When Secretary of State Hillary Rodham Clinton sits down in Cairo this weekend with Egypt’s first freely-elected president, she might have preferred he was a representative of the country’s secular democratic political sector.
But with the United States having supported the Egyptian revolution that swept Hosni Mubarak from power and resulted in the election of Mr. Morsi, Secretary Clinton will have no choice but to associate the US with the rise to power of political Islam in the traditional leader of the Arab world.
In her highly symbolic two-day visit beginning Saturday, Clinton’s task will be to demonstrate America’s support for the new democratic path Egypt has embarked on – even as she delicately underscores the priorities the US will hold to as it builds a new relationship with leaders it didn’t prefer to see in power.
“This was never our favorite result, but on the other hand Secretary Clinton has been at the forefront of our urging Egypt towards democracy, so it would be hard to say now that we aren’t going to recognize the democratic result,” says Edward Walker, a former US ambassador to Egypt and Israel. “I think she understands we have to get [a problematic history with the Muslim Brotherhood] behind us, and see how we can move forward.”
At the same time, Clinton will remind Egypt’s leaders – both Morsi and the military council of generals that has yet to relinquish much of its power to the country’s new civilian leadership – that the world is looking to the governing powers to serve all Egyptians and uphold the country’s international commitments.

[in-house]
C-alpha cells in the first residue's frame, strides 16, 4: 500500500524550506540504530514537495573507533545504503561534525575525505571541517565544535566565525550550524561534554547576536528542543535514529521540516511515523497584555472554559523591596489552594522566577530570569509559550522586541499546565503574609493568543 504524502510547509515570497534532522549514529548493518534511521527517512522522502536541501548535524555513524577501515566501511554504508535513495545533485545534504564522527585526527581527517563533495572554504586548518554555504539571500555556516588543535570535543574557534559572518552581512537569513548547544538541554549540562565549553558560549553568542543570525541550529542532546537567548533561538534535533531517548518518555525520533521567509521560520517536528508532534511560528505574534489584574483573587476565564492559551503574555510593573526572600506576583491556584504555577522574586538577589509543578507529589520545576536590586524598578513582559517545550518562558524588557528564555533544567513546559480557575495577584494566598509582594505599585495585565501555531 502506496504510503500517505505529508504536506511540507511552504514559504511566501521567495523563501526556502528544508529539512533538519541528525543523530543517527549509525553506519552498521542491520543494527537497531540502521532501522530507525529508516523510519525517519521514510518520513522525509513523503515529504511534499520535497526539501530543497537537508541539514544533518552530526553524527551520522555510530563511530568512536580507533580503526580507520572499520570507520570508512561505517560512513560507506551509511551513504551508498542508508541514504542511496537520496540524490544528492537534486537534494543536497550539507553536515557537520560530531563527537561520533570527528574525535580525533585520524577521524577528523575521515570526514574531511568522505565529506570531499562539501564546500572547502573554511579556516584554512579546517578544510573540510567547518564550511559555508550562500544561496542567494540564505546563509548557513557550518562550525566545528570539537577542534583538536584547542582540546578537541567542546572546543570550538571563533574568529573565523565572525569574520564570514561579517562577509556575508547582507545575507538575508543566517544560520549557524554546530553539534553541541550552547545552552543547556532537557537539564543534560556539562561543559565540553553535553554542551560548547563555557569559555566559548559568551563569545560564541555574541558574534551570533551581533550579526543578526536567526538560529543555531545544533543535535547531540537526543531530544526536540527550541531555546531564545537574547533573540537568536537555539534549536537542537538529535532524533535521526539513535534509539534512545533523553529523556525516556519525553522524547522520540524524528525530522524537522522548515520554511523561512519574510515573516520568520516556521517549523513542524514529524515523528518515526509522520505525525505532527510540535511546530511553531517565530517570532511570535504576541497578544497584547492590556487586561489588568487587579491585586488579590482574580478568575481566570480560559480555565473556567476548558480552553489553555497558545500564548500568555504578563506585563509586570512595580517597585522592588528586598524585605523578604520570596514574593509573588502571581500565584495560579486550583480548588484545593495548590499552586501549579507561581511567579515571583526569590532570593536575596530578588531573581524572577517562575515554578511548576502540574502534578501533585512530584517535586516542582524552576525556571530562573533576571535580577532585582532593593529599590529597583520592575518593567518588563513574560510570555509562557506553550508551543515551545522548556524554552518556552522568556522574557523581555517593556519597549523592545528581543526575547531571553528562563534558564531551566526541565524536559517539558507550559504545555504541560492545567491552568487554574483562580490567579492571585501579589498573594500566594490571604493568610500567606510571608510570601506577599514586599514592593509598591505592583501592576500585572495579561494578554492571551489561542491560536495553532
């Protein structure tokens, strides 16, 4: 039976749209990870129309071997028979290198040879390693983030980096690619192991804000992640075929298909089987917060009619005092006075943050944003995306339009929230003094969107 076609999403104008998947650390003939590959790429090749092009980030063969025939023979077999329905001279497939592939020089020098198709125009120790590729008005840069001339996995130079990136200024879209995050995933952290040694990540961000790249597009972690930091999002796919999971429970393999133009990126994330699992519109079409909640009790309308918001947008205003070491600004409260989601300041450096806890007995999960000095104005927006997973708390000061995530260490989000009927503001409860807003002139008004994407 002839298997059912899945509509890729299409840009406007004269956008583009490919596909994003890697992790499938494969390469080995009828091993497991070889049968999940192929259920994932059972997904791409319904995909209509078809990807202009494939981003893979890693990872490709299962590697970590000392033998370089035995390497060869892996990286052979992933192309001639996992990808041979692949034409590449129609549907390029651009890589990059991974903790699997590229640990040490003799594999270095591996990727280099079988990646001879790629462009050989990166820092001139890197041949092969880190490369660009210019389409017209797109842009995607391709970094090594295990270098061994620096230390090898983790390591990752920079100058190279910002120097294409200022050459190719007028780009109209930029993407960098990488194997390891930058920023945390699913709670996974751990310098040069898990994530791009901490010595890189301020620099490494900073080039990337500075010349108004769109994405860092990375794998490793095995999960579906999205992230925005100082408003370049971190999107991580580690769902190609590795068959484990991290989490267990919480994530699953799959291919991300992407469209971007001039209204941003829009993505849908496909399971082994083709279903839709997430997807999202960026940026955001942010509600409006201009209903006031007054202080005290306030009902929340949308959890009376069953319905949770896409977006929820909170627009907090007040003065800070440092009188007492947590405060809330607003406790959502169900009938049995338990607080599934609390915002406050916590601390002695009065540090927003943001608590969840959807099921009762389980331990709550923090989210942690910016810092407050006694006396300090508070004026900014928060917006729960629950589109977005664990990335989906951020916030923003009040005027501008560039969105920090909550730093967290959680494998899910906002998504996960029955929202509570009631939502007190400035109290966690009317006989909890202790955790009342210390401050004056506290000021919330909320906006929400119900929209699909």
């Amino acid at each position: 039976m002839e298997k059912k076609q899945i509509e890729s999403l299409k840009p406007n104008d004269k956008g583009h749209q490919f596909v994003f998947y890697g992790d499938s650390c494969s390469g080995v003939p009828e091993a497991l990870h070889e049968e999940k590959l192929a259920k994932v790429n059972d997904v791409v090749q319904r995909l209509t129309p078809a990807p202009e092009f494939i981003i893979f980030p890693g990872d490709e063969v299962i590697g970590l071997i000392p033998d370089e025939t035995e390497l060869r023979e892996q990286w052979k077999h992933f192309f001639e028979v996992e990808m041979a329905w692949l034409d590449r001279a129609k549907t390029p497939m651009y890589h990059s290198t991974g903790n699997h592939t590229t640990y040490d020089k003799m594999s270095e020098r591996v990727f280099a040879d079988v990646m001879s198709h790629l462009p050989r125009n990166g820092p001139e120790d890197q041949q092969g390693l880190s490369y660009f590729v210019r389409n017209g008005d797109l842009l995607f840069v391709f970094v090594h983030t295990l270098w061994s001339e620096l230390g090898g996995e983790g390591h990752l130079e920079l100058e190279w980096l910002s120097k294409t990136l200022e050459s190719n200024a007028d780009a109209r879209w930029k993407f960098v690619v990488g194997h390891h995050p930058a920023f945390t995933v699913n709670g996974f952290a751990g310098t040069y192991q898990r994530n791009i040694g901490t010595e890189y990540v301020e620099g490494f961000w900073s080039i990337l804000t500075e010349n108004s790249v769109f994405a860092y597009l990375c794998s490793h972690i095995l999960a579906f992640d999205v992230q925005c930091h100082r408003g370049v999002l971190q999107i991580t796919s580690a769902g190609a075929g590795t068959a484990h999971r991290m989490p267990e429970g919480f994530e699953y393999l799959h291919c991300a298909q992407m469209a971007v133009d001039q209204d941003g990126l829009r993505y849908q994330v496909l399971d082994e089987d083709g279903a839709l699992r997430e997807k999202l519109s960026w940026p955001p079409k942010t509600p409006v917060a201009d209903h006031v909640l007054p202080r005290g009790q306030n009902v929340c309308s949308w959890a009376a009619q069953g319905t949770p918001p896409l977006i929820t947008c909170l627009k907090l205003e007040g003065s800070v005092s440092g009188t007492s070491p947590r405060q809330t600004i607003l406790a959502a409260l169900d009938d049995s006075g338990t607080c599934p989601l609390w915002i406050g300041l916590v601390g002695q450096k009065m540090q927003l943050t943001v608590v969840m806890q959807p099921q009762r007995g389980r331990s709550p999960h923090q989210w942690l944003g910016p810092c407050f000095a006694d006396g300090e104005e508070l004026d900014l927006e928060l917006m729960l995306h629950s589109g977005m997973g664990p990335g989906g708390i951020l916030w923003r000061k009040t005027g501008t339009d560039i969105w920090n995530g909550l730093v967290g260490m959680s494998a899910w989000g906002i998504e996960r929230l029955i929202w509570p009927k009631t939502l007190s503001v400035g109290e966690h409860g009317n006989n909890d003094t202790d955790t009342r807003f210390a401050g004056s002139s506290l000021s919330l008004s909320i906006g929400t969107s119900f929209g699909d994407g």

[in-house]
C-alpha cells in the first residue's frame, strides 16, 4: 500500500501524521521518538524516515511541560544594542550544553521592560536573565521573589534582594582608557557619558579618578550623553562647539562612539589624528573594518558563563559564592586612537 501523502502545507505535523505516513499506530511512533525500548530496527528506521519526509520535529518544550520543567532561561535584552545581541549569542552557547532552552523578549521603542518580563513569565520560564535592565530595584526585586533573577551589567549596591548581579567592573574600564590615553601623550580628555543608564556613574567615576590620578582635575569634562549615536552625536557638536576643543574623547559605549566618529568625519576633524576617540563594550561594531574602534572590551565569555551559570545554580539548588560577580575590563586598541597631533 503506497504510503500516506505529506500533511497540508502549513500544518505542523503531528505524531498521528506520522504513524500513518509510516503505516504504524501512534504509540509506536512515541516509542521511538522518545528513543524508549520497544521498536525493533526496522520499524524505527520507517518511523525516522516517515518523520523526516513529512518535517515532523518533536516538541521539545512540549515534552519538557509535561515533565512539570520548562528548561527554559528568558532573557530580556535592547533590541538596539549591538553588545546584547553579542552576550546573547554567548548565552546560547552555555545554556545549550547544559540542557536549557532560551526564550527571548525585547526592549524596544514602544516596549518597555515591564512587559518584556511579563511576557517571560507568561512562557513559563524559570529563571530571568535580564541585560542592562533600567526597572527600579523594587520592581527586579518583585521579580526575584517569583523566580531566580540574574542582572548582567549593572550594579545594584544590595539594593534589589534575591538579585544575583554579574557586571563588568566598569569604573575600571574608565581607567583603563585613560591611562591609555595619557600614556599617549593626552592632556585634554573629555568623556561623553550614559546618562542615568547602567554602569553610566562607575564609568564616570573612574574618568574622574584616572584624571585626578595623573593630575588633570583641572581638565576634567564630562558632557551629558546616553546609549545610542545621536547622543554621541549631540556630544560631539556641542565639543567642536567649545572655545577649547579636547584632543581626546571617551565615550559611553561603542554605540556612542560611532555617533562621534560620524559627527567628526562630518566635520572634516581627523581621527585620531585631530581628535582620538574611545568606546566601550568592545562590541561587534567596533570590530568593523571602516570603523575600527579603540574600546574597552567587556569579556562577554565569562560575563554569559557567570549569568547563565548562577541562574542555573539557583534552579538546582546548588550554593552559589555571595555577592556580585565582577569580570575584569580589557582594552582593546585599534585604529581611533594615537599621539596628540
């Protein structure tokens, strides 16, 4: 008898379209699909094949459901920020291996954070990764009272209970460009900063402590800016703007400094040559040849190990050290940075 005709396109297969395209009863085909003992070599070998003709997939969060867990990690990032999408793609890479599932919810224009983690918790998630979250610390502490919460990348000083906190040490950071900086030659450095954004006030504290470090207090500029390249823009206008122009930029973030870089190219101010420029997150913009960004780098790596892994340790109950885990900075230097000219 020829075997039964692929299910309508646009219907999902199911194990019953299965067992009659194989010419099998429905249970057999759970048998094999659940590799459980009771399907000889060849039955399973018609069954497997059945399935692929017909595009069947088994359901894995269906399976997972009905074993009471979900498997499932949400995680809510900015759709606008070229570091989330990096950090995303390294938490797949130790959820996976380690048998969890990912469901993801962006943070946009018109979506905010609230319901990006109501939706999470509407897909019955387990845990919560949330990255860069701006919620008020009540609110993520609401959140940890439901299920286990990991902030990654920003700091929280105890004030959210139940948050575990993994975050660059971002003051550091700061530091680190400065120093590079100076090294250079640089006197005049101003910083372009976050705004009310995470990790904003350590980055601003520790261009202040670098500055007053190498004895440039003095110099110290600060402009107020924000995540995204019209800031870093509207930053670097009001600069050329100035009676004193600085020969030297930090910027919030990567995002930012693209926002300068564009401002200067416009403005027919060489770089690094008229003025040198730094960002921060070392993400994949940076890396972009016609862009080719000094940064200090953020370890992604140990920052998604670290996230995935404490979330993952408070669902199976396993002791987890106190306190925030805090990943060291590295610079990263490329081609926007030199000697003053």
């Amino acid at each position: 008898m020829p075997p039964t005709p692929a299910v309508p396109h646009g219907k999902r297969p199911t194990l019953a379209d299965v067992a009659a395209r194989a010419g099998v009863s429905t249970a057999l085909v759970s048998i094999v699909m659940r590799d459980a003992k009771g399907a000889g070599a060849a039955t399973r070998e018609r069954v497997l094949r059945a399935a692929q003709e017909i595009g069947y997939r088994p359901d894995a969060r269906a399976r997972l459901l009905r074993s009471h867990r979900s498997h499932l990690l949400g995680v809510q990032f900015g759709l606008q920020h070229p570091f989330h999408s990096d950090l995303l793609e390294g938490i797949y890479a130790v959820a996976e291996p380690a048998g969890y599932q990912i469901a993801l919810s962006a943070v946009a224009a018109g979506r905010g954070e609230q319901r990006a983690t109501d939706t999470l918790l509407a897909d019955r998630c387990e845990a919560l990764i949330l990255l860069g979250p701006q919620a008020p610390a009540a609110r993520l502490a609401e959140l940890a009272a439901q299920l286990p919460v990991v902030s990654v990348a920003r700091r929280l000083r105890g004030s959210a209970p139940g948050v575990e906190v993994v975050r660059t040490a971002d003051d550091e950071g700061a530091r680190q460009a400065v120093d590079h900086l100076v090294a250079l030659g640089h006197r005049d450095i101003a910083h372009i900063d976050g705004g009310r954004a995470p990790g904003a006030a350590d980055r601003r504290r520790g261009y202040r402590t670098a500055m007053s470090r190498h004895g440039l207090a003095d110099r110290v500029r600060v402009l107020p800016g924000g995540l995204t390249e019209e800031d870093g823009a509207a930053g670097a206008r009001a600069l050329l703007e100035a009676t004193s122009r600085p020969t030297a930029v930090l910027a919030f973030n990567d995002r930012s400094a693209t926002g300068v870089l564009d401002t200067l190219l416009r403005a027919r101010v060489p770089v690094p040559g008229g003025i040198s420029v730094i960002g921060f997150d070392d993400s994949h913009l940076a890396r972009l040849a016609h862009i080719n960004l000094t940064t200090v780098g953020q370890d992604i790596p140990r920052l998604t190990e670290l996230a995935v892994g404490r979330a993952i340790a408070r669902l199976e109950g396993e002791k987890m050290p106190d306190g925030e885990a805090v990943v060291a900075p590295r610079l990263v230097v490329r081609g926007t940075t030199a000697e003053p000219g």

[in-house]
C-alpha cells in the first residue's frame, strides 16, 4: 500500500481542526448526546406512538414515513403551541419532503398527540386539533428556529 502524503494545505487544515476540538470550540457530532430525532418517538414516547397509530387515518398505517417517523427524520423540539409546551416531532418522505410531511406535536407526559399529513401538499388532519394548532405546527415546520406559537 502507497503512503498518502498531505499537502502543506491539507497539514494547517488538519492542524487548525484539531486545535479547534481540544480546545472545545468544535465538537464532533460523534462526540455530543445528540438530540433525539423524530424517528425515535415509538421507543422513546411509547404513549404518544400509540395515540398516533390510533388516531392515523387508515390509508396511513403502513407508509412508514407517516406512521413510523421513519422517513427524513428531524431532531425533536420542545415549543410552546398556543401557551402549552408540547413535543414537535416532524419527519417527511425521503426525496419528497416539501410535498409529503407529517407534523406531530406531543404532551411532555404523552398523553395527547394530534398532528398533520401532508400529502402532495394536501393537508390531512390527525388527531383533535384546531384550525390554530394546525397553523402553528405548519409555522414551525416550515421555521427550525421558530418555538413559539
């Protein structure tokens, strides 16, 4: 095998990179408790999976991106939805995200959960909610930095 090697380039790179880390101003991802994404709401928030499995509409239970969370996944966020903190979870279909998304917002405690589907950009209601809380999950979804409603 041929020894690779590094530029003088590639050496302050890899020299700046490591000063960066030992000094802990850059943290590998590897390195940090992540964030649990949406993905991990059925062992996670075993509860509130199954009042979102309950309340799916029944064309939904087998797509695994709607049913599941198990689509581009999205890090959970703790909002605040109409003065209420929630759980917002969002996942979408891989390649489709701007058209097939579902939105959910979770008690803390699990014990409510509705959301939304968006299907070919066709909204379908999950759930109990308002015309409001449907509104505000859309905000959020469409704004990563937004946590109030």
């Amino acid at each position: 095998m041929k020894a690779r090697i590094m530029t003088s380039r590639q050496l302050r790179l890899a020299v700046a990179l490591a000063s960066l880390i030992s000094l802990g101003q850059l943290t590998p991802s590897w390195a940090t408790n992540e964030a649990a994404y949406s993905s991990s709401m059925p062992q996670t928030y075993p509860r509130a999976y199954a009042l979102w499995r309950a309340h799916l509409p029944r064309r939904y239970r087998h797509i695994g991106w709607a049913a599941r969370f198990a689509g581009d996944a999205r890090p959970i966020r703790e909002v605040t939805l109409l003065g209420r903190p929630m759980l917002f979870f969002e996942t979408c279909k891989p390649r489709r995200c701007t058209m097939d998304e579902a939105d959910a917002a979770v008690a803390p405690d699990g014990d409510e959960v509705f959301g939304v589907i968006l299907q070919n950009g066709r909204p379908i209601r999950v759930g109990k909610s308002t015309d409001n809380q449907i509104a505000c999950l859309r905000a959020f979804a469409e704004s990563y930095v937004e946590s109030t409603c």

By all Egyptians, she will mean women and religious minorities (Coptic Christians) in particular. By international commitments, she will especially mean Egypt’s US-brokered peace treaty with Israel.
Clinton was adamant about personally delivering America’s message, State Department officials say, even though in the eyes of some regional analysts this is not the best moment for highlighting the state of US-Egypt relations. American influence is as low as it’s been in perhaps four decades, some say – since the end of Gamal Nasser’s rule in 1970 – and Egyptians, from the leaders on down, are focused on domestic issues.
But other experts say this attention to the domestic scene – which more than anything is a focus on jump-starting the economy and creating jobs for millions of young Egyptians – provides a potential opening for the US to wield some influence where it otherwise has little.
“Domestic issues are first and foremost for the Egyptians, and supreme among those issues is how to revive the economy – and that’s where we potentially have some influence,” says Patrick Clawson, director for research at the Washington Institute for Near East Policy. “They do need money for that.”
Earlier this month the State Department’s No. 2 official, Deputy Secretary of State William Burns, traveled to Cairo to lay the groundwork for Clinton’s trip, and after a meeting with Morsi suggested what might be the contours of a US deal with Egypt’s new leaders: The US would go to bat for Egypt in the international financial institutions (for example for a debt-relief package) with the understanding that Egypt will enshrine democratic principles and women’s and minorities’ rights in the new constitution it is writing and in practice.